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rayban

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Posts posted by rayban

  1. 14 hours ago, cigarjoe said:

    Cruising (1980) Gay/Fetish Neo Noir

    Cruisingposter.jpg

    Written and Directed by William Friedkin. Friedkin directed (The French Connection (1971), To Live and Die in L.A. (1985), and the relatively recent Killer Joe (2011)). Based on a novel by New York Times reporter Gerald Walker. Cinematography was by James A. Contner and Music by Jack Nitzsche and Egberto Gismonti 

    The film stars Al Pacino as Steve Burns, Paul Sorvino as Captain Edelson, Karen Allen as Nancy Gates, Richard Cox as Stuart Richards, Don Scardino as Ted Bailey, Joe Spinell as Patrolman DiSimone, and Powers Boothe as Hankie Salesman.

    The movie plot is a mess. It purposely leaves quite a bit of questions about the depth of Burns' involvement into the sadomasochistic leather fetish Gay subculture. Is he Bi? Is He Gay? Is he just **** up in the head? Burns as depicted is an enigma.

    The ambiguous treatment of the Burns character as already mentioned was an artistic decision that weakens the piece. The open ending Friedkin decision is because in the real police case that the movie is based upon it was determined that in fact there was more than one killer.

    The strange sexually charged underground leather fetish S&M world was probably pretty frightening to a certain latent segment of square john America back in the day and probably still is. No denying its dark Noir-ish-ness.  Hence the reason, besides of course, also having a lot of hairy musclebound **** on display, that the film has been off the radar screens.

    The whole scene looks pretty bizarre on first look but then upon repeated glimpses throughout the film they look like quasi Nazi/Biker mirror shaded leather god worshipers in some desperately outré Halloween costume party.

    Anyway, the interesting NYC locations include Hotel St. James, Central Park, Christopher Street, Greenwich Village,  Claremont Avenue, Manhattan, Chelsea, Manhattan, Broadway & 116th Street, Manhattan, Columbus Circle, Eleventh Avenue, Greenwich Village, Jones Street, Police Plaza, Manhattan Municipal Building, and West Street.

    6/10 Full Review with screencaps in Film Noir/Gangster Pages.

    At the time of its' filming, this film produced parades of angry protesters throughout Greenwich Village.

    It is hard to believe that the man who directed "The Boys In The Band" directed this piece of incendiary cinema.

    The interesting cast is still the one reason to visit this film.

    Yes, at the end of the film, it does look like the Al Pacino character had discovered his bisexuality - and was not too happy about it.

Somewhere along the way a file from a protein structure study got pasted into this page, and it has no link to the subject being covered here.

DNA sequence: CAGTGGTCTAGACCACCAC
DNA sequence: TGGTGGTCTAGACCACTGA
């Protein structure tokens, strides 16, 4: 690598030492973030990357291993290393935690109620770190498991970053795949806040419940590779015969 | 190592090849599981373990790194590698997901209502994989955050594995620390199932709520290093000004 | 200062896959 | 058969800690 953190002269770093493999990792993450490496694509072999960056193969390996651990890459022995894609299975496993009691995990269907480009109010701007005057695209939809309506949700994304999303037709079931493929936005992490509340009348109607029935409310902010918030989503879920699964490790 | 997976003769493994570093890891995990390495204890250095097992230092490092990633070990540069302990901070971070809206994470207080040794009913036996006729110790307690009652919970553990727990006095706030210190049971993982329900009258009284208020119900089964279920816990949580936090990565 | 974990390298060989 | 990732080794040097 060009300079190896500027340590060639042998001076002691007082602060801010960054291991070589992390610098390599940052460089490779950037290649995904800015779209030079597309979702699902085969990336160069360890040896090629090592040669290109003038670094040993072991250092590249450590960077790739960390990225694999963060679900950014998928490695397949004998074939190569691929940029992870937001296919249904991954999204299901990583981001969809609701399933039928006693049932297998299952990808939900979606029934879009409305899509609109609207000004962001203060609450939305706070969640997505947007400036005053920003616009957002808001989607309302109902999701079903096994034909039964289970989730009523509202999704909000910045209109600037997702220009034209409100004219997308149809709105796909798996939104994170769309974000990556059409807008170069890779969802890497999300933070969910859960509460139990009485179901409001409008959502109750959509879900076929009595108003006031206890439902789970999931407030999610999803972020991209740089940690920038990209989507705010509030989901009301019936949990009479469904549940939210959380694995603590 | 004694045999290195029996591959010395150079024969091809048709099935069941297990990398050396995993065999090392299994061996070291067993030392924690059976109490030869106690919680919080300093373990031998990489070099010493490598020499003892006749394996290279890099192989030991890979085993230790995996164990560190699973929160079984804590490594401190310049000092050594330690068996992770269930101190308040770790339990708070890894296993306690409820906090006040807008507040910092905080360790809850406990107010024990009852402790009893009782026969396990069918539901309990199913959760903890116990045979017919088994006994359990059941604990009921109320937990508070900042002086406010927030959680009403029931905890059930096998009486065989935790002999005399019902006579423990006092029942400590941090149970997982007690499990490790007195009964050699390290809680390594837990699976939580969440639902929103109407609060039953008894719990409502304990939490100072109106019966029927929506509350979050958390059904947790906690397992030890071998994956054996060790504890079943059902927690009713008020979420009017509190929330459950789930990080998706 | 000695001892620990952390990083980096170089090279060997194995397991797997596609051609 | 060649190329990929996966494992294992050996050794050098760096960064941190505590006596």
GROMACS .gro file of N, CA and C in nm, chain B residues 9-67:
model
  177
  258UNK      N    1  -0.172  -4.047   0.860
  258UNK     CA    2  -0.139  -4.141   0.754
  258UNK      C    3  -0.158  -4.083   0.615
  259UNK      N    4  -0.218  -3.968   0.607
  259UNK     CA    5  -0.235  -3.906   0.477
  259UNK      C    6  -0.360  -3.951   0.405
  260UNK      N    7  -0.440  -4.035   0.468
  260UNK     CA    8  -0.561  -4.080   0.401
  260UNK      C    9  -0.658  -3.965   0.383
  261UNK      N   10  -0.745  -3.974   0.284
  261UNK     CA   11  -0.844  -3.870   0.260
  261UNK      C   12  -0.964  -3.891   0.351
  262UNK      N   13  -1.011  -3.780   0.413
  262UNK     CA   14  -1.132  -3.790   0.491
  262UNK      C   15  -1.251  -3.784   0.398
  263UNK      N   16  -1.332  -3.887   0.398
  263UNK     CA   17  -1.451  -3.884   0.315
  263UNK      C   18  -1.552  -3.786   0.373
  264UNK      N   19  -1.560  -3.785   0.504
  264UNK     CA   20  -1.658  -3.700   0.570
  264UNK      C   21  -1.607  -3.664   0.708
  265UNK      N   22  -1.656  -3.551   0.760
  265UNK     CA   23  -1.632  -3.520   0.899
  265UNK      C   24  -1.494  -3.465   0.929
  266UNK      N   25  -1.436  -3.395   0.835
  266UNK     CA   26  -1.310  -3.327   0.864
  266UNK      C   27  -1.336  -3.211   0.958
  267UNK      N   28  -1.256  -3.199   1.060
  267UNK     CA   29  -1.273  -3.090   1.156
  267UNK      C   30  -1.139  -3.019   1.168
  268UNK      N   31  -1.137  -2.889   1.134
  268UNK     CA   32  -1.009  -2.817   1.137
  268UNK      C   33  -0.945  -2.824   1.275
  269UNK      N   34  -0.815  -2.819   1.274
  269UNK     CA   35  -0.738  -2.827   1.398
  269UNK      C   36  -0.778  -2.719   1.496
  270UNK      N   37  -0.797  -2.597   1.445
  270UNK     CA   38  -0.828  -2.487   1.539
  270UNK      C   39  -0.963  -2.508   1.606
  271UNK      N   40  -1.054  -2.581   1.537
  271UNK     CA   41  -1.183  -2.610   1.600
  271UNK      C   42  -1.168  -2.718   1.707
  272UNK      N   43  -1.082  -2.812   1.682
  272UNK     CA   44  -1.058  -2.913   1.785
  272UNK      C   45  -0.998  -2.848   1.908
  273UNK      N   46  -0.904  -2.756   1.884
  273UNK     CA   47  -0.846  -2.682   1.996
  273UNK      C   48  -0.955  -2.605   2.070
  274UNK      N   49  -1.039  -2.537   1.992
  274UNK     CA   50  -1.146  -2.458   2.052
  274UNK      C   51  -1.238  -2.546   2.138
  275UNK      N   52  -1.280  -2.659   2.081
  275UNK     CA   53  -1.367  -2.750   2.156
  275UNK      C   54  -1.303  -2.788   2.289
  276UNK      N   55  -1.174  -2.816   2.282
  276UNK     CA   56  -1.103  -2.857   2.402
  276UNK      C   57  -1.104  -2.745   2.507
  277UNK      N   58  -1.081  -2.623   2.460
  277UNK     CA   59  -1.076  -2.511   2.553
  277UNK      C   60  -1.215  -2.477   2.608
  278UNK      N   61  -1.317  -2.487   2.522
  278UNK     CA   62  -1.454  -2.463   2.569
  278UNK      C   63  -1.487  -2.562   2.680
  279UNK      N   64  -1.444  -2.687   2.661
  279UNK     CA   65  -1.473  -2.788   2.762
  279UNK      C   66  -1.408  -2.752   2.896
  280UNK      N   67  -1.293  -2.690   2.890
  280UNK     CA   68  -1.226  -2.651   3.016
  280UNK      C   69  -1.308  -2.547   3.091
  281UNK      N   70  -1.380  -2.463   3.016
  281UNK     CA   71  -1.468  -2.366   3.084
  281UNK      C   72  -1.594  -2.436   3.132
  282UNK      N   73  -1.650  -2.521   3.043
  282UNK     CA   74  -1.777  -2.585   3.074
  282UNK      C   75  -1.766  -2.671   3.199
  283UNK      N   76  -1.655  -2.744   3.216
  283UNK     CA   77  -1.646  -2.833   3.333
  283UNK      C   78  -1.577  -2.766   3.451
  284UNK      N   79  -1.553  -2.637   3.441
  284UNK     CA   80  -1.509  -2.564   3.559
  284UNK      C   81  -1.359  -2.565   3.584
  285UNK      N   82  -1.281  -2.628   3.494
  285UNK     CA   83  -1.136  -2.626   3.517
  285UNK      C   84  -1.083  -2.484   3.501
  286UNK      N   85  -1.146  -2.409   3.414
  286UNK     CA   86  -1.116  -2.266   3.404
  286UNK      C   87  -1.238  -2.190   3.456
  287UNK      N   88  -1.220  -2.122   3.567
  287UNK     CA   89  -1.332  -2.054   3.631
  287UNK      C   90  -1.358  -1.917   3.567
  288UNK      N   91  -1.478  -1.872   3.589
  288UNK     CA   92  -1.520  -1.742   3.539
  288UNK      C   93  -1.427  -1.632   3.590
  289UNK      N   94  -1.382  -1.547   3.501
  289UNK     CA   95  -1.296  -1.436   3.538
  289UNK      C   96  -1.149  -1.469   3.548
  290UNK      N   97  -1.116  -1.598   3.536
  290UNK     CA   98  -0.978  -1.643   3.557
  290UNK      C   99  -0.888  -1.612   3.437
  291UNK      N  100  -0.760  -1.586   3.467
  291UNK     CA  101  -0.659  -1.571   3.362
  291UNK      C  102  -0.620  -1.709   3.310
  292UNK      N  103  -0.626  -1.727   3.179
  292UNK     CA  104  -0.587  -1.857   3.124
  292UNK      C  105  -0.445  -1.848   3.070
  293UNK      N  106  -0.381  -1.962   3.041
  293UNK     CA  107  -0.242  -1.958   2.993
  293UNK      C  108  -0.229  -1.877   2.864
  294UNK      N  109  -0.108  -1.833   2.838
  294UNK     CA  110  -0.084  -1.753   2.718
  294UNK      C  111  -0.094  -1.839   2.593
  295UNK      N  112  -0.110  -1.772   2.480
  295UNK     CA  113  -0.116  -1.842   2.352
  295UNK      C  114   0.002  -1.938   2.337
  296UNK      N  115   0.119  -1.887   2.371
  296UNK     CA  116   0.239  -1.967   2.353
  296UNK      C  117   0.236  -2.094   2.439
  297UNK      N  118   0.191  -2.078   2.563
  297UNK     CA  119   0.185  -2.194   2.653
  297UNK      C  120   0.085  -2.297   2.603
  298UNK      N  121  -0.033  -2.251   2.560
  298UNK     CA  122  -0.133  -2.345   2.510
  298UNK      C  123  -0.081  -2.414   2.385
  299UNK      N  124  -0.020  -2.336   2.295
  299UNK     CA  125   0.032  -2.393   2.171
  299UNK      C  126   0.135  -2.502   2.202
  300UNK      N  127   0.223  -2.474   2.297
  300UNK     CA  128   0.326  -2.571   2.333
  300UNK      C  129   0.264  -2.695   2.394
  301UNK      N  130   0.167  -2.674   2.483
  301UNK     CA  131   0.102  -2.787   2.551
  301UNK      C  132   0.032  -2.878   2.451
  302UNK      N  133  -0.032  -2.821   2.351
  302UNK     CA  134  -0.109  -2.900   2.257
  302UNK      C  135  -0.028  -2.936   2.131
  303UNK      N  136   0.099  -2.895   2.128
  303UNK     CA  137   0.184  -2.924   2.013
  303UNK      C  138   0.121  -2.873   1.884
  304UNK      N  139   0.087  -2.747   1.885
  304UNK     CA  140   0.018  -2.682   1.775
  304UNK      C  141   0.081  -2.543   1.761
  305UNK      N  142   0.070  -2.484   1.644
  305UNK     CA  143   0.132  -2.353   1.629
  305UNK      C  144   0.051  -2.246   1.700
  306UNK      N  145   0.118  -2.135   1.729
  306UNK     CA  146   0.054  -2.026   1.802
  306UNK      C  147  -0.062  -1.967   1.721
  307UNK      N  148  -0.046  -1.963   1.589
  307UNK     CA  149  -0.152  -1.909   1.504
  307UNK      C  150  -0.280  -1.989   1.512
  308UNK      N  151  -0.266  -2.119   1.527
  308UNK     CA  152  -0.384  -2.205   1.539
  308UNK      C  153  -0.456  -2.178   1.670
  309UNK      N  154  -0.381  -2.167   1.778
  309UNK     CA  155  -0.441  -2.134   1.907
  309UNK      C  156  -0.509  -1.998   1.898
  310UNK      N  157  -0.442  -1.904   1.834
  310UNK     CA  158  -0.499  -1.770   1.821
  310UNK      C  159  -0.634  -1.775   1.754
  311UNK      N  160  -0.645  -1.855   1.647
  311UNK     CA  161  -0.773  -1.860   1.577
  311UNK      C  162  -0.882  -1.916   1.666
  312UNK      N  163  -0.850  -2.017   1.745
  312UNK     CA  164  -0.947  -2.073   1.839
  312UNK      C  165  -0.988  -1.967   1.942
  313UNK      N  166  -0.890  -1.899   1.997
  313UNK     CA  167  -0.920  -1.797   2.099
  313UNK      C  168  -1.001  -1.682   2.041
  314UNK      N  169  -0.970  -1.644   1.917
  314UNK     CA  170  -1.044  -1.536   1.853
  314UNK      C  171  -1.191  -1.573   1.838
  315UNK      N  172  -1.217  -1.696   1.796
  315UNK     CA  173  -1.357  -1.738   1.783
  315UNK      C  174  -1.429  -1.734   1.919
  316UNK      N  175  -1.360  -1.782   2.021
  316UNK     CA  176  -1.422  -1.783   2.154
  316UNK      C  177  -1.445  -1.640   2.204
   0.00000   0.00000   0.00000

The death of the Don Scardino character is the film's defining moment.  

    cruising-1980-feelings02-don-scardino-al

    • Thanks 1
  2. 14 hours ago, TopBilled said:

    Thursday July 25, 2019

     screen-shot-2019-07-24-at-6.18.25-pm.jpe

    Albert Finney on TCM

    ANNIE with Carol Burnett

    TOM JONES with Susannah York

    SATURDAY NIGHT AND SUNDAY MORNING with Shirley Field

    THE DRESSER with Tom Courtenay

    NIGHT MUST FALL with Mona Washbourne

    He's an actor with a very singular presnce.

    His acting in an early film,"Night Must Fall", is still very magnetic.

    • Like 1
  3. B

    7 hours ago, kingrat said:

    Jacqueline Sassard is actually pretty good in Chabrol's Les Biches, which surprised me, because I thought she was pretty bad in Accident. Acting in her native language obviously helped. Hibi, you and I are not the only ones who doubted her ability. I seem to recall a review, possibly by Brendan Gill, when the movie was first released, which said something like "Michael York and Jacqueline Sassard are newcomers to whom the adjective 'promising' does not immediately attach itself." Michael York would soon do much better.

    Accident was a big event for the cinematic in-crowd when it was first released. Harold Pinter was at the height of his popularity. Certain critics from the Cahiers du Cinema crowd had rediscovered Joseph Losey and were pushing his reputation. I guess you had to be there. I don't think any of Pinter's time-tricky screenplays hold up that well, and Losey's noirs like The Prowler and The Criminal look much better than Accident; so does The Go-Between, also with a Pinter script. What I like best about Accident is Stanley Baker, who usually plays proletarian types, as a university professor.

    So much of Harold Pinter takes place just under the surface.

    It's never plot-driven, it moves along by implication.

    Whenever a Pinter play made it to Broadway, it was only for a limited run.